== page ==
Did you know this is default in Umbraco?

by Damiaan Peeters 8. December 2013 15:18

A few days ago I got the question from a manager: “Is this default in Umbraco?” To be honest, that is a very difficult question that deserves a blog post on it’s own.  So here it is!  The answer to a general question asked to an umbraco developer: "Is this default in Umbraco?"

Short answer

It is probably a default setup on how you can work with Umbraco.  So: yes.

Slightly longer answer

It depends of course on what you call “default”.  But the developer you are asking this question, has probably implemented the things asked already a few times.  Been there, done that.  And if he hasn’t done so, he might have found a blog post or forum topic which explains how to do so.  Or maybe he has found (a free) package, which does the things considered to be default.

The reason why the developer can say it is default, is packages, blogs and extending umbraco IS default.  Without the default behaviour, you would not have a website. 

Long answer

First of all, I wrote earlier that Umbraco is not a CMS, I called it a framework.  Umbraco provides a base for you to build web applications (or websites), without trying to interfere with the developers using it.

Umbraco does not provide strict guidelines on how to setup your website.  It does not force information into predefined concepts.  As such the developer need to (sic, by default) extend the Umbraco download, in order to have a website.  The nice thing about Umbraco, is that it doesn’t limit you in how you organise everything to get things done.  It gives you a solid base where you can plug in different things.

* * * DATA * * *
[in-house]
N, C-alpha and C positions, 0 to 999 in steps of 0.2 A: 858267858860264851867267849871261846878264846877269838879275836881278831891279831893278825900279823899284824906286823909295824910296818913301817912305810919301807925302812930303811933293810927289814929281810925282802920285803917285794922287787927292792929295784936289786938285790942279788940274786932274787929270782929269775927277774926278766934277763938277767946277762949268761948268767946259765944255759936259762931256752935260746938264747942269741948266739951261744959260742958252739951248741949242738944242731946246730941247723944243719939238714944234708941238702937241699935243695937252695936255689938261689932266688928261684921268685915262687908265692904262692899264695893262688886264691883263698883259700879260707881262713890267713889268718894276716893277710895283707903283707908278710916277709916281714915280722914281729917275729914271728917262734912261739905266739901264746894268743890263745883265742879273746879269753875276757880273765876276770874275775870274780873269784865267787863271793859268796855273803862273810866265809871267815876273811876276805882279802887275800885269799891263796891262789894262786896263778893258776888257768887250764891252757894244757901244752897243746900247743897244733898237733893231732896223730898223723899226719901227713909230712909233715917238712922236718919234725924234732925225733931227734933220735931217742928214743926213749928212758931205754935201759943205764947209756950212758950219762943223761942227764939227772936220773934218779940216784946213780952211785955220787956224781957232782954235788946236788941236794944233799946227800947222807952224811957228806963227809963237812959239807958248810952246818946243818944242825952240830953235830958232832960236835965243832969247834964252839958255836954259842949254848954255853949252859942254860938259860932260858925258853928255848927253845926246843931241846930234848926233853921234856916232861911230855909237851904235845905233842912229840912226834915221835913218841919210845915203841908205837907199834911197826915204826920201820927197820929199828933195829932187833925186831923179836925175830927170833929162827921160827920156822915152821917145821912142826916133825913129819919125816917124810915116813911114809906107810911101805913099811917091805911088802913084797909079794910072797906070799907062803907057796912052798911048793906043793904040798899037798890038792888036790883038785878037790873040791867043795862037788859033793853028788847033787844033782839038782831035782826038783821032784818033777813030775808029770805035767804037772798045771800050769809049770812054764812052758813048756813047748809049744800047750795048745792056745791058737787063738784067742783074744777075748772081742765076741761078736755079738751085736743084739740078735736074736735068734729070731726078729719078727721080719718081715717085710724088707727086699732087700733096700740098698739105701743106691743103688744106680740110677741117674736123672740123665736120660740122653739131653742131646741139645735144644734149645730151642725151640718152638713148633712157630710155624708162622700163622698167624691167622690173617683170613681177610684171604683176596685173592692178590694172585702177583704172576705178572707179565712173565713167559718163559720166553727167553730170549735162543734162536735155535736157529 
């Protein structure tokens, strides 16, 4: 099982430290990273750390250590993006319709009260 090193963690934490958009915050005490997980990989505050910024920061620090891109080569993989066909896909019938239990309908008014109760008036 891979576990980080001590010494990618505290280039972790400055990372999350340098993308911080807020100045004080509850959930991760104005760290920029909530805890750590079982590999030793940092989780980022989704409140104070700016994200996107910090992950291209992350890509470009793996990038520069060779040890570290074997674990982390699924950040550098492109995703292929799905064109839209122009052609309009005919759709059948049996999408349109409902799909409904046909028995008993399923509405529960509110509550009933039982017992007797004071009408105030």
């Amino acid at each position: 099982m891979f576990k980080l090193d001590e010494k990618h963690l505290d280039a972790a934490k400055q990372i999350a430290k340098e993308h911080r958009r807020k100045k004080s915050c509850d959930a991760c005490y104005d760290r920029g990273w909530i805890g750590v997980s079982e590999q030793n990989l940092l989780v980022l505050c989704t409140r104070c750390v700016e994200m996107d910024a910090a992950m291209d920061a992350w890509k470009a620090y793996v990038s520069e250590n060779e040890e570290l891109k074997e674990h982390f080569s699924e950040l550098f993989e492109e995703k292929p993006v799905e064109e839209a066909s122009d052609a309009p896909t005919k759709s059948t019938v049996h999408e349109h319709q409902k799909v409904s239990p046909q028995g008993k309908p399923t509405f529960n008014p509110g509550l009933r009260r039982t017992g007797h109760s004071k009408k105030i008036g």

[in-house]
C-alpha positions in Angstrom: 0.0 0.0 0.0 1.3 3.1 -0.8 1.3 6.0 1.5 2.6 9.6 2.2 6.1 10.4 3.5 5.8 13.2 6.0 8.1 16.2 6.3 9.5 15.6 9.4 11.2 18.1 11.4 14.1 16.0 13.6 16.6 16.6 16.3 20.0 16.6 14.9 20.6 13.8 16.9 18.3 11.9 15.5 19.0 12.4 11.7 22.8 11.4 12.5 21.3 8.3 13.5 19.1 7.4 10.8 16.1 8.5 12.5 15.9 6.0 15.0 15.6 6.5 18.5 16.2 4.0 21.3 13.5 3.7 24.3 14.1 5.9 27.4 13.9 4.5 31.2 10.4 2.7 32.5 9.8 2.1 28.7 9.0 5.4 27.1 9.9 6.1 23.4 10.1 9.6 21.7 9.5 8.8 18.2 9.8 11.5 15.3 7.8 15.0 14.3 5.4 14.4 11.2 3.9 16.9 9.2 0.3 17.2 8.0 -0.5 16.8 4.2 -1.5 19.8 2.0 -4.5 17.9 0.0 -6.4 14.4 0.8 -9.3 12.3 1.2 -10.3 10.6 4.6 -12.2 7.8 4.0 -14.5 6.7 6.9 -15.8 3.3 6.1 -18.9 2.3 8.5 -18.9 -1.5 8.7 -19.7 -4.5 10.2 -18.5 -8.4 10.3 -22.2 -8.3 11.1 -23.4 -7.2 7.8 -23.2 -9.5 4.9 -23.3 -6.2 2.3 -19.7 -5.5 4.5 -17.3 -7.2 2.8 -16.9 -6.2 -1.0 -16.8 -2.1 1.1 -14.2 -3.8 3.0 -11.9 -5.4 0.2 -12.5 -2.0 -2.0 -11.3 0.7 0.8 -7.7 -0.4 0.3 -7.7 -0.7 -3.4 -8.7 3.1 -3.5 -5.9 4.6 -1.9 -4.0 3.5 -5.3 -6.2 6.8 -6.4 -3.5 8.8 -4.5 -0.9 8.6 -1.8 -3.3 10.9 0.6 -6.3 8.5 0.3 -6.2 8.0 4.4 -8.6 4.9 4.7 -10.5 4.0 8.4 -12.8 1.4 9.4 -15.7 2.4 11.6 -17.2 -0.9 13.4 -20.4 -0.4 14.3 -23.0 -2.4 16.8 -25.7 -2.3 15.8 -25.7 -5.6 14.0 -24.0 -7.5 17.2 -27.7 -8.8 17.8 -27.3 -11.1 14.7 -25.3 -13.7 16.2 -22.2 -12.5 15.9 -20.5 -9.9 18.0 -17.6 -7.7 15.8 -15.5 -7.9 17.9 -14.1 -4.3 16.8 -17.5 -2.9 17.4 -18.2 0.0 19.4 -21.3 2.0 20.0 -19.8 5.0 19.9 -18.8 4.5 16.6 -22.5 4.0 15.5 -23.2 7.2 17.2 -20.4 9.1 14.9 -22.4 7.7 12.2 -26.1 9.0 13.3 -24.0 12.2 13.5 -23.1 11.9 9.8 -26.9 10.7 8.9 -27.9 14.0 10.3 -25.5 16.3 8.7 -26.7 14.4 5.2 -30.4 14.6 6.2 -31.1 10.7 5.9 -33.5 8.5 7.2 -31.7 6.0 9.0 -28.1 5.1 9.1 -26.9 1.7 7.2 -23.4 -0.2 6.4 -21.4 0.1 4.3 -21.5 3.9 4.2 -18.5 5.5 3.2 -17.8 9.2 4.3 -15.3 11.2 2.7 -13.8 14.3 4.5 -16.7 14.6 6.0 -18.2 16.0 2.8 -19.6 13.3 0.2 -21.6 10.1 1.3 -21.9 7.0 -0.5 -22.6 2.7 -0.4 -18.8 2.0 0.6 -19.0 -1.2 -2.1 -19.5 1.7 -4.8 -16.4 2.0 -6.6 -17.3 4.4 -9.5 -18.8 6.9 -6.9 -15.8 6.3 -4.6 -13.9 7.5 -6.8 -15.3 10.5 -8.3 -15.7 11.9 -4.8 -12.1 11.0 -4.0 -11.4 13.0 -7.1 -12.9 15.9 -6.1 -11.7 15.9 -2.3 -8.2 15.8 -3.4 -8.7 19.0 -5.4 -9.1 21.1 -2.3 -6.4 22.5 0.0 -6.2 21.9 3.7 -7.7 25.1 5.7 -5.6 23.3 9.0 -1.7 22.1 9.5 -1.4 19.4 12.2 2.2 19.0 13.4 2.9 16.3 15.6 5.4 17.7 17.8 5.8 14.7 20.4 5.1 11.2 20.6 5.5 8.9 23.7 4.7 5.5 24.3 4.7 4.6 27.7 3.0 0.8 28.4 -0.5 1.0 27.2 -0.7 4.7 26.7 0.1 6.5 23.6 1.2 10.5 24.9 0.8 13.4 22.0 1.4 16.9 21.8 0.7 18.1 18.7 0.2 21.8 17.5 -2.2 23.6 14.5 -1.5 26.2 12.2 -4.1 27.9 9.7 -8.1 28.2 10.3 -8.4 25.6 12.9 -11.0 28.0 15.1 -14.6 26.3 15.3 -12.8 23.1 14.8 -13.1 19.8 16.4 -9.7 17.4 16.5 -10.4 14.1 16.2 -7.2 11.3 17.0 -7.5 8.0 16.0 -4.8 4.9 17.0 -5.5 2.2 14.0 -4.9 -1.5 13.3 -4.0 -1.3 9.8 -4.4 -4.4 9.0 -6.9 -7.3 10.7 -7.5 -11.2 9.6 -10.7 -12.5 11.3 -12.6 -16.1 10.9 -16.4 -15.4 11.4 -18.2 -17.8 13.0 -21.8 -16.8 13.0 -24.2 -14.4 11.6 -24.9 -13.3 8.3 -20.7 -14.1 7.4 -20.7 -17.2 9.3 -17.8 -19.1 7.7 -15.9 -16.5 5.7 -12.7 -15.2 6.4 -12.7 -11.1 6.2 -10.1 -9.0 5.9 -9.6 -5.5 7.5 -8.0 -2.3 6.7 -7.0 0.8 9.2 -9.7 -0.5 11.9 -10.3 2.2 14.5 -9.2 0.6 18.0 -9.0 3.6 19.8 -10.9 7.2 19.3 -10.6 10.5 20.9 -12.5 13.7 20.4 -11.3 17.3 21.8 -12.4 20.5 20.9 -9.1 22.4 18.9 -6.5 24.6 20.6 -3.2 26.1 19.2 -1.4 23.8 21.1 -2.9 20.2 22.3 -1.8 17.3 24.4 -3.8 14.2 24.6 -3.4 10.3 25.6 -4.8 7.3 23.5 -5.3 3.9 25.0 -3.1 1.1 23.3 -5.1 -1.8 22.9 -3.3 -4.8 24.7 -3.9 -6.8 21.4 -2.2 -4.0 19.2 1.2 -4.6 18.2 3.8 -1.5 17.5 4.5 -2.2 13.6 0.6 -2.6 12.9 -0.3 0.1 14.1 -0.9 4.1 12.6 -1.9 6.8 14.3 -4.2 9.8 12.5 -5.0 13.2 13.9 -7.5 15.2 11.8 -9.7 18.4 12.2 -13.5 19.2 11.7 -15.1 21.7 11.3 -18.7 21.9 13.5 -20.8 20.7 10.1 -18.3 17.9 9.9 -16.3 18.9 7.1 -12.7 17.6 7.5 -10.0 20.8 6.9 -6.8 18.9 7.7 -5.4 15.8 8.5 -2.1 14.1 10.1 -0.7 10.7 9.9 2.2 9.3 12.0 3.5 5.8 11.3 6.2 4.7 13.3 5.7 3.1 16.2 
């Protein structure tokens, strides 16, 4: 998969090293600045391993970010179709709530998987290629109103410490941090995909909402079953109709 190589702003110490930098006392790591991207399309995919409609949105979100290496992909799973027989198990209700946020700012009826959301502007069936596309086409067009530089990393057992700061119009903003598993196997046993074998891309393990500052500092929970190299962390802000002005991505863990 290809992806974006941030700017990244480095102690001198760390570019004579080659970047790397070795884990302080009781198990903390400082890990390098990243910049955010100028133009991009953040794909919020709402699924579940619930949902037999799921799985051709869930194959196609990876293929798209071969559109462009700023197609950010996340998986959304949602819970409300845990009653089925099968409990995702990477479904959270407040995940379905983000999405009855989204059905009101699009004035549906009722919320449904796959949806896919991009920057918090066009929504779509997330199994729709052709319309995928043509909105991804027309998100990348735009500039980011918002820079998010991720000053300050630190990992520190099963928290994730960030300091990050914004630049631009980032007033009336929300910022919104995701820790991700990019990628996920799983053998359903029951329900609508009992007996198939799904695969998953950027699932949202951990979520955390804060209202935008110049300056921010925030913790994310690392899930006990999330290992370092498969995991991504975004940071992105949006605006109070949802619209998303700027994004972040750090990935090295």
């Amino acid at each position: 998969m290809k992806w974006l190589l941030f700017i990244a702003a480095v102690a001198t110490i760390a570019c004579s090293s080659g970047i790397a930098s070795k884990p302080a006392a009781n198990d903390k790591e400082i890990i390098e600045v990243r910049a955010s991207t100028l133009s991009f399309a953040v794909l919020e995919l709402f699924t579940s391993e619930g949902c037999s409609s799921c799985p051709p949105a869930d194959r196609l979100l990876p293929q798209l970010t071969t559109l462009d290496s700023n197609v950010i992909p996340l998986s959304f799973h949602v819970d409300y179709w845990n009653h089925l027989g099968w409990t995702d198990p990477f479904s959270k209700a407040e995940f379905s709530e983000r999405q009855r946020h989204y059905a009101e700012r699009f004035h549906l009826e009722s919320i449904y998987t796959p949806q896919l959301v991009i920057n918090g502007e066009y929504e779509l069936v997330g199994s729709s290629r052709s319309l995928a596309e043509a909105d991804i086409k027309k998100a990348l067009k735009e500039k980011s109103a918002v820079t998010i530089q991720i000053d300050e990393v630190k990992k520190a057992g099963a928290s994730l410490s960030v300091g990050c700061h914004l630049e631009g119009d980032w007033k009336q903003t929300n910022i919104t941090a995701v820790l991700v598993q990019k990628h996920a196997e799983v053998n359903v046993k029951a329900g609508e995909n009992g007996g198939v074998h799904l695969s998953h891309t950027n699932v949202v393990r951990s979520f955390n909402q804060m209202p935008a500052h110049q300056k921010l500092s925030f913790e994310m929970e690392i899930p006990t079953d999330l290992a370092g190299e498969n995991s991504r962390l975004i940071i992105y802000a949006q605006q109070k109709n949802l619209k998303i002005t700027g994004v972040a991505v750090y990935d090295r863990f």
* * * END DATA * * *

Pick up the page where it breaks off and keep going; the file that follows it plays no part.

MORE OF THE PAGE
The core of Umbraco exists out of an amount of default modules.  These modules take care of rendering your webpages, building URL’s, saving and publishing content items (nodes) and rendering backend.  These modules are “default”, but no-one would not expect otherwise from a CMS.  That's why you are not writing your own rendering engine, but instead choose a CMS. 

A lot of modules in the Umbraco Core can be replaced or extended by your own needs.  I consider replacing these modules, or adding extra functionality to modules ALSO default.  A developer familiar with the concerned topics (extending umbraco and dev’s reference), doesn’t need to know all the internals to add easy customizations to your website.  This is were a lot of power of umbraco comes from, and is to my knowledge not always easy to do with other cms’s. Extending the base is daily job, and can be considered default.